Gossip. We do it. We name nightclubs and tv shows and magazines after it.
We hate it, fear it, are hurt by it when it’s about us….but we love and delight in it when it’s about that certain celebrity, or that super-annoying relative, or that one insufferable idiot we have to work with every day.
Gossip is, according to that source of all wisdom- Wikipedia, “idle talk or rumor about the personal or private affairs of others.”
Gossip is pretty much just plain mean. And yet, some people say, it can be harmless.
So WHY Do We Do It?
When it’s “good” gossip, it can be a matter of telling stories and sharing information. If you are telling someone else about a co-worker’s lottery win, and are doing so in a non-malicious, non-jealous, “happy-for-them” kinda way, then perhaps it’s okay. If you are hearing about a coworker’s son who finally made it through high-school, it might be considered a good-news story.
Some people consider “good” gossip to be the forming of alliances or bonds with our friends. Other people call this networking.
Celebrity gossip (yawwwwwwn!) is extremely popular and can have a couple of useful functions:
- it can give us something in common to talk about
- it can provide inspiration/motivation to either emulate the celebrity, or directly do the opposite
It can also make us feel better about ourselves in a virtuous kind of way. (“I would NEVER do what she did, even if I had all her millions!”)
**Angelina Jolie‘s latest revelation about her double mastectomy to prevent the likelihood of breast cancer in her later years has been the subject of what I would consider to be good celebrity gossip, as it has drawn attention to a serious subject, and perhaps has inspired/encouraged women facing similar decisions. (I don’t even know if I would classify all the buzz and media attention around this topic as gossip, but more as “information sharing”.)
And what about the “not-so-good” kind?
Much of it is just mean.
If there is great delight taken in making another person look or sound awful/stupid/incompetent, then it”s likely the kind of gossip that will end up looking bad on you.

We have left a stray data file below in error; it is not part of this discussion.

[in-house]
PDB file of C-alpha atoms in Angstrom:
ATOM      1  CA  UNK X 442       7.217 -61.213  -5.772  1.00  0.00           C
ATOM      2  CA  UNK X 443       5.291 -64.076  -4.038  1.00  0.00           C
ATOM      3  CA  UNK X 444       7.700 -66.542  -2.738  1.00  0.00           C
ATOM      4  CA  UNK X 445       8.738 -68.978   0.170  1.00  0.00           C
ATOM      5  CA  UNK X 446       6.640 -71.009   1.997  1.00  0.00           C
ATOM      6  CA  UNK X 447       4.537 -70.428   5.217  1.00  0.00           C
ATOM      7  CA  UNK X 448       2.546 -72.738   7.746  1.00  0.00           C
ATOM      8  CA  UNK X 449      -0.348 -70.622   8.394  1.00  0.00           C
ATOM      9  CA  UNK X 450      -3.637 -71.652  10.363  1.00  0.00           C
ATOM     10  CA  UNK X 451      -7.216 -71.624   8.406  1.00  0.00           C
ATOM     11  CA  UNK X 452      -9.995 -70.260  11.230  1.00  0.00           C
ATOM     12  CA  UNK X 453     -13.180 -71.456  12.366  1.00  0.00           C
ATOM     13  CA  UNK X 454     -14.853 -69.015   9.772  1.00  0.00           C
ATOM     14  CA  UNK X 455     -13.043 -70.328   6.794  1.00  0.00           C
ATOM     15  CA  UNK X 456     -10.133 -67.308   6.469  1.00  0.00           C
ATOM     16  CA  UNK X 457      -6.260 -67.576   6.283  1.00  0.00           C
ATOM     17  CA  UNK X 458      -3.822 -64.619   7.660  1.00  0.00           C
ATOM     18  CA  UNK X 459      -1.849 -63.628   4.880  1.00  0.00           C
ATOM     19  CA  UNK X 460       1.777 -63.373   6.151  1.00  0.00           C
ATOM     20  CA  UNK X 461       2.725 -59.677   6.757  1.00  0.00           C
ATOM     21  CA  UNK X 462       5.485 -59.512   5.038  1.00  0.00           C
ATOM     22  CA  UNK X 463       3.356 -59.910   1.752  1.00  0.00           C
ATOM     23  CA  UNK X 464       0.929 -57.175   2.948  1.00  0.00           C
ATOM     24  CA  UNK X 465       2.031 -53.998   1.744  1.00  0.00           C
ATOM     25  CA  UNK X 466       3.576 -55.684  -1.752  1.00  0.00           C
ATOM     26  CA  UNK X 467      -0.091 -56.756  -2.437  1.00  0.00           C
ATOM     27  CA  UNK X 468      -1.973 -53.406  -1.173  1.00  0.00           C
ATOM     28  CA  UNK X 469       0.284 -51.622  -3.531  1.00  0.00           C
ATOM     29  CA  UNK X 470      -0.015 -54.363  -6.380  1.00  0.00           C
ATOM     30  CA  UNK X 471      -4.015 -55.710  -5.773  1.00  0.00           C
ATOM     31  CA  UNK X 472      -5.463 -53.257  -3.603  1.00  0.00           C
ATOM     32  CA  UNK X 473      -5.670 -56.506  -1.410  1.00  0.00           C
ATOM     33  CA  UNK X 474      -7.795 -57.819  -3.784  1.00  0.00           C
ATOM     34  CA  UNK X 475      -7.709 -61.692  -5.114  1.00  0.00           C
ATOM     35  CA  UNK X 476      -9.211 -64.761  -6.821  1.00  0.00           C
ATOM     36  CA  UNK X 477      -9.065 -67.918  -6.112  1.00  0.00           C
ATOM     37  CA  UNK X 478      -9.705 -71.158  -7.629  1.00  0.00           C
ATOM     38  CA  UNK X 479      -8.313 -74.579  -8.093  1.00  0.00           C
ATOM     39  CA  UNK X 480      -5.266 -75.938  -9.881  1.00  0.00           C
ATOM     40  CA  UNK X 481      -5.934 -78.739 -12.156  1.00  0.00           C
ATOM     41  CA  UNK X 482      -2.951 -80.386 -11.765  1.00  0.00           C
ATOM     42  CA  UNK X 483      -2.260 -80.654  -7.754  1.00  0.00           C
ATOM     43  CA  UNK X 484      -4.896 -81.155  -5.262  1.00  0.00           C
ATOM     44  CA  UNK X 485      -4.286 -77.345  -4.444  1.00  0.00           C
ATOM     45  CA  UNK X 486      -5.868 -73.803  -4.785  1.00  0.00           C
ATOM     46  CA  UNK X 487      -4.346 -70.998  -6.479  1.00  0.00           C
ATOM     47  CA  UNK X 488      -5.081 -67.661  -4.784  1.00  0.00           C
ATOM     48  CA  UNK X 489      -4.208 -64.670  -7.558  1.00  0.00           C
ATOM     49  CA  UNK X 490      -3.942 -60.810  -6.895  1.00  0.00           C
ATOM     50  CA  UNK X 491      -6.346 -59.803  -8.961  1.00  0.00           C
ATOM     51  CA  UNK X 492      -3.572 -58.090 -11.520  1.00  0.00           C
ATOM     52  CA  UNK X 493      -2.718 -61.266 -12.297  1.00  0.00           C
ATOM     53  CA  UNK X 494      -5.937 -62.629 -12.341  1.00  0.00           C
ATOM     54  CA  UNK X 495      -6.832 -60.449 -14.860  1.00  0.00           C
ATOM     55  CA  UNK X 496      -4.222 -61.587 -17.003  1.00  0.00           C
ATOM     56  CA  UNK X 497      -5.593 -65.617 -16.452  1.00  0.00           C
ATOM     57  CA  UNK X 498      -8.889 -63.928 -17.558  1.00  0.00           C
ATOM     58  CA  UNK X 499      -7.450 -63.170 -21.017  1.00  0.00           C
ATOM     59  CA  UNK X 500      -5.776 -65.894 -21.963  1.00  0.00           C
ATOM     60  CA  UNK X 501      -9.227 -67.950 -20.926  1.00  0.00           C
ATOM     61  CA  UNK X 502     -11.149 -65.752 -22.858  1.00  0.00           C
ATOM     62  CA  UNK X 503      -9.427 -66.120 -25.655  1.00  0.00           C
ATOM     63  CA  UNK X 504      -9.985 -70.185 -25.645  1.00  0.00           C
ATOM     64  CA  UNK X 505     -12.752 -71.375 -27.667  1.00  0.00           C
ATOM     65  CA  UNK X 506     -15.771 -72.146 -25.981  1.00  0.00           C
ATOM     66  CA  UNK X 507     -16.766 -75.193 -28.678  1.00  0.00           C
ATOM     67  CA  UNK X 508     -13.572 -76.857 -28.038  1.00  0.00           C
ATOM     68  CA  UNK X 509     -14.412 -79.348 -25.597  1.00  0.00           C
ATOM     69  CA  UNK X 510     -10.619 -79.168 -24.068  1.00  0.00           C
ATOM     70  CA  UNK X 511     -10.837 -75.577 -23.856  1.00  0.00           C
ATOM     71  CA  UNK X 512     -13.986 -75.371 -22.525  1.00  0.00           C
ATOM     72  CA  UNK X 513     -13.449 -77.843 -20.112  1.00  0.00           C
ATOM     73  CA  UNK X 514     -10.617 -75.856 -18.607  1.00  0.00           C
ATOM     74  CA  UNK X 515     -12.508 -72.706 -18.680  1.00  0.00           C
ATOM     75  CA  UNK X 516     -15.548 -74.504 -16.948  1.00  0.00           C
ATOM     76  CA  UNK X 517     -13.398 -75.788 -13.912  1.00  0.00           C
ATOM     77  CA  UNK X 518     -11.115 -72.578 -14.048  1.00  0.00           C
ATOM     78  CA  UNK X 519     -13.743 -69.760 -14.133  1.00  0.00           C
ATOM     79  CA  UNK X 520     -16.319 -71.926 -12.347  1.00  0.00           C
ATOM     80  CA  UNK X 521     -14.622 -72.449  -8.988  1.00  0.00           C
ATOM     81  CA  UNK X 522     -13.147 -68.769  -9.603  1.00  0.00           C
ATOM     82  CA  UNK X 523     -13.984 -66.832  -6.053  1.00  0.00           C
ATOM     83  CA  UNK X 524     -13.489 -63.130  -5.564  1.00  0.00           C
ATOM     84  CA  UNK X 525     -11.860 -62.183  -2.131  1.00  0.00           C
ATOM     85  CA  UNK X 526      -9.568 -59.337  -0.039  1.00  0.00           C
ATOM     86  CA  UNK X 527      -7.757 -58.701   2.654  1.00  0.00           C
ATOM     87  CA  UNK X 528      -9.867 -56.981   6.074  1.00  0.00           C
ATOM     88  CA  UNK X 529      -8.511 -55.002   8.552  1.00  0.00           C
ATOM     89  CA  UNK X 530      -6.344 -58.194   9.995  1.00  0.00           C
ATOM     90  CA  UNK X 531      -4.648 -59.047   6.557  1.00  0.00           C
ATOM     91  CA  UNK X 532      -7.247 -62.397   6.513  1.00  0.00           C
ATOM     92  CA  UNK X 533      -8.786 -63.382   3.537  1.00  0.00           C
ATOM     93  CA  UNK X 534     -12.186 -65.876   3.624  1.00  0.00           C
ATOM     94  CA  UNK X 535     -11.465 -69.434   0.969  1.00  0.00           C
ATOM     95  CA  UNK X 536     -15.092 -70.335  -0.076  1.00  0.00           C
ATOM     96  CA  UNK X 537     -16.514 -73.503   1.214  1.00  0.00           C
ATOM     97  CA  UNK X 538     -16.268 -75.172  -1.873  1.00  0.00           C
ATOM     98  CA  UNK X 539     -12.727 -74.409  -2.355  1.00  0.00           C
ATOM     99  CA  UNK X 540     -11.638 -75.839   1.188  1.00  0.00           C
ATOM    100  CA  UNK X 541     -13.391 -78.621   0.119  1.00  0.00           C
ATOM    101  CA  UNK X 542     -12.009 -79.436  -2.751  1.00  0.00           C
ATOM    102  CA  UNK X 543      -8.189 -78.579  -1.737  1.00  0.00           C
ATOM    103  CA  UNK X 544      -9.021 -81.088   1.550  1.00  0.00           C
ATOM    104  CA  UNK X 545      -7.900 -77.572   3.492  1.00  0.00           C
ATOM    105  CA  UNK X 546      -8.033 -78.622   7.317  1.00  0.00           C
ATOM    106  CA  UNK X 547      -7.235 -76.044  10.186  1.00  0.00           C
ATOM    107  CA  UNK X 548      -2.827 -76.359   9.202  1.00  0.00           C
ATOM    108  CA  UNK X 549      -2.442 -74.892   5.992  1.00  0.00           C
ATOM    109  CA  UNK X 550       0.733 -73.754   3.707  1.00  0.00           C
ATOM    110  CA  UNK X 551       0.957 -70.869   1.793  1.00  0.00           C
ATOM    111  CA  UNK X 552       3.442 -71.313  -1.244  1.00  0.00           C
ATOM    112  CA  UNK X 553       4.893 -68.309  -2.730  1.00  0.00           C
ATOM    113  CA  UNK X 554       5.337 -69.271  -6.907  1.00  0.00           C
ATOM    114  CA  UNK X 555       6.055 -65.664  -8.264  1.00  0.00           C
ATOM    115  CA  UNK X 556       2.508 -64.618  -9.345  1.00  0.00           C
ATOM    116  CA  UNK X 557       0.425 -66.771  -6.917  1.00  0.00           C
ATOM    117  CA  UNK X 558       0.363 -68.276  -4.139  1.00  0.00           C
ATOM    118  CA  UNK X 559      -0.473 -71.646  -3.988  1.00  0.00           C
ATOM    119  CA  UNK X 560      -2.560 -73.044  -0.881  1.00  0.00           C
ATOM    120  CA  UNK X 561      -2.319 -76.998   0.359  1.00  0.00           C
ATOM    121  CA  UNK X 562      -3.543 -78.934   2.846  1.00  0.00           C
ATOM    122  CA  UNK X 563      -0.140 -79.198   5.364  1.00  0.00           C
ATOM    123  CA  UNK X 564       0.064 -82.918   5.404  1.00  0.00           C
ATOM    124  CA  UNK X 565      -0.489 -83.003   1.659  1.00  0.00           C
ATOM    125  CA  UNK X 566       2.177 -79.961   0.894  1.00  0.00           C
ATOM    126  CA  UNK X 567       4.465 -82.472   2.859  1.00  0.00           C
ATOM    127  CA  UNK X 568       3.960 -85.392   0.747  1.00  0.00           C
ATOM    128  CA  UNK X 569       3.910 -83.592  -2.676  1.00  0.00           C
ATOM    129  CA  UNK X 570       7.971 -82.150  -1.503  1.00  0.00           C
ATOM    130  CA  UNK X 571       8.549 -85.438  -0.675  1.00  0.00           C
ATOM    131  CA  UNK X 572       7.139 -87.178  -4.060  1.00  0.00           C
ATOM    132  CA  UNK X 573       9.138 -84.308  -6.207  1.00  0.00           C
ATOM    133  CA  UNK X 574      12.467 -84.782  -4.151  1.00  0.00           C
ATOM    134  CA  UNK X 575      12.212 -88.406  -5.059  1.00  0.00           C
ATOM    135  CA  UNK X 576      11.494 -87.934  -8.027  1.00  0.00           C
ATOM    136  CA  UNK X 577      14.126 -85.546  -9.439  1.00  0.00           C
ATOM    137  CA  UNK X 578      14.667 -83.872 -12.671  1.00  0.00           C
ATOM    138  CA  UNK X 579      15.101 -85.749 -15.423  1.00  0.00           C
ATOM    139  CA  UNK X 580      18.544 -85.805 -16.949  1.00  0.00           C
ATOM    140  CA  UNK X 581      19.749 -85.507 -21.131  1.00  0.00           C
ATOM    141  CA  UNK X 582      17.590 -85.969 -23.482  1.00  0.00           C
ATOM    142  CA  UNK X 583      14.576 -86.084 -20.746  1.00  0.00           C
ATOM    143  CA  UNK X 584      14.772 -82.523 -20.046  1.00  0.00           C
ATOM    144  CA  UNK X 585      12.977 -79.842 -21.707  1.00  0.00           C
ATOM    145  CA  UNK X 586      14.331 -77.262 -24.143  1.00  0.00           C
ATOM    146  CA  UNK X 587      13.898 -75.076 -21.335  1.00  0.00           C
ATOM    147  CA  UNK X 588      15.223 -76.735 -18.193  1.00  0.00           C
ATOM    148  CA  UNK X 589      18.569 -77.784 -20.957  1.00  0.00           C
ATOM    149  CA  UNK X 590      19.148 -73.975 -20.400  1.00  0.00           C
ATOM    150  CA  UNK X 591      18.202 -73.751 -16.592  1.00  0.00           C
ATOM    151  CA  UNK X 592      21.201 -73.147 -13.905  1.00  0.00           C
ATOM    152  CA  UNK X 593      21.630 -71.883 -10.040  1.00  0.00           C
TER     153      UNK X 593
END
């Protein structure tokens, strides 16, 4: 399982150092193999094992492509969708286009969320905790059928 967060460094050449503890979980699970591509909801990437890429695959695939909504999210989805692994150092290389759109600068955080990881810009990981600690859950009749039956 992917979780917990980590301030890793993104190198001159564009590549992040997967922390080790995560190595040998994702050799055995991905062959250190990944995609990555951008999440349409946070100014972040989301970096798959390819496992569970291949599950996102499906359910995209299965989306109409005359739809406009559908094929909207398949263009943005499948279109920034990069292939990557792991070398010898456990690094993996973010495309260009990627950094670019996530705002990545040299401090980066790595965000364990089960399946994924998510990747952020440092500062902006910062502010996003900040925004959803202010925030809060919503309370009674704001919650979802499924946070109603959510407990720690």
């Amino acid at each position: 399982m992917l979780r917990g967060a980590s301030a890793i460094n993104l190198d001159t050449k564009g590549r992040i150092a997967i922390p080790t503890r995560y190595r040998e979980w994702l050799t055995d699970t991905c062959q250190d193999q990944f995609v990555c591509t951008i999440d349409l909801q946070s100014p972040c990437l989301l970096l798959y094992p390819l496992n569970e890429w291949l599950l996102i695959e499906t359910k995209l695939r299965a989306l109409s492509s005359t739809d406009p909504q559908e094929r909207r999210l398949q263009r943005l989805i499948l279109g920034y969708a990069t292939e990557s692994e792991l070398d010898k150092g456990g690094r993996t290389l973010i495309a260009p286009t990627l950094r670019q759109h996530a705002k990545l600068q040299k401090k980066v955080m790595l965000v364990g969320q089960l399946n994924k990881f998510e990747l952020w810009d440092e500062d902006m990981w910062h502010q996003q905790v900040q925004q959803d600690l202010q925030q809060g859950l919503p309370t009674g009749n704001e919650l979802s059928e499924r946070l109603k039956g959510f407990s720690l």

Much of gossip is actually unconscious, and can be a way for you to feel better, self-esteem-wise. Gossip in this case might make you feel more important/intelligent/part of the “in” crowd/popular or knowledgeable.
When gossip is vicious, however, it can be due to boredom, judgment, and jealousy, and these are all poor excuses.
So how can you tell if what you are about to say might be “gossip” in the negative kind of way?
Well, you can start by asking these key questions:
1. What is my motivation? (In other words, why am I going to talk about this?)
2. In talking about this, am I going to be helpful, or hurtful?
3. How would I feel if someone said this about me?
4. What are the possible consequences? (What if someone else hears me?)
5. Would I talk about this with the person in question?
As to professionalism…
…it pretty much isn’t if it’s the negative kind. In fact, participating in office or workplace gossip can be damaging to your career if the wrong person overhears it.
I was supervising a group of Nursing Unit Clerk students at a major hospital once, when I got paged about a situation. One student had gone for lunch in the busy cafeteria with a group of nurses and staff (including her preceptor) from her unit. During lunch, the group began to gossip about another worker. The student, wanting to fit in to her new situation, added something to the gossip, and was overheard by a manager who happened to be sitting in the next booth. I got paged, and the student ended up being written up and reprimanded for unprofessional behaviour. Not only that, she was extremely embarrassed, (mortified, even), scared about her reputation in the hospital now that this was on file, and had quite possibly jeopardized any job prospects. Yikes!
When in doubt…don’t.
That’s my humble opinion.
Of course it happens…it seems to be part of the human situation and we’ve all found ourselves in situations where it happens and perhaps where we’ve joined in… but you DO have the option to walk away, to change the subject, to not participate in malicious gossip in the workplace.
Not joining in will reflect well on YOU!
You can do this deflection in a subtle way so doesn’t seem obvious or it’s done with humour…you don’t have seem sanctimonious or “holier-than-thou” about it (doing that will likely have the effect of the gossip being about you next!) and soon, people will stop trying to engage you in it.
At least, that’s the hope.
Unless we are talking about some crazy celebrity and her latest broken heart on the cover of the tabloids. That’s probably fair game.
What do YOU think?
Let me know. Share your thoughts. Send me some buzz!
At the start of this episode, I also talk about my adventures of going “gluten free” as I’m suspecting an intolerance and have had the blood tests for Celiac disease, but haven’t gotten results yet. If you have any stories, recipes or advice for me about this topic, I’d love to hear from you, as this is all new for me and I am expecting it will be quite a learning curve.
Always ready to talk…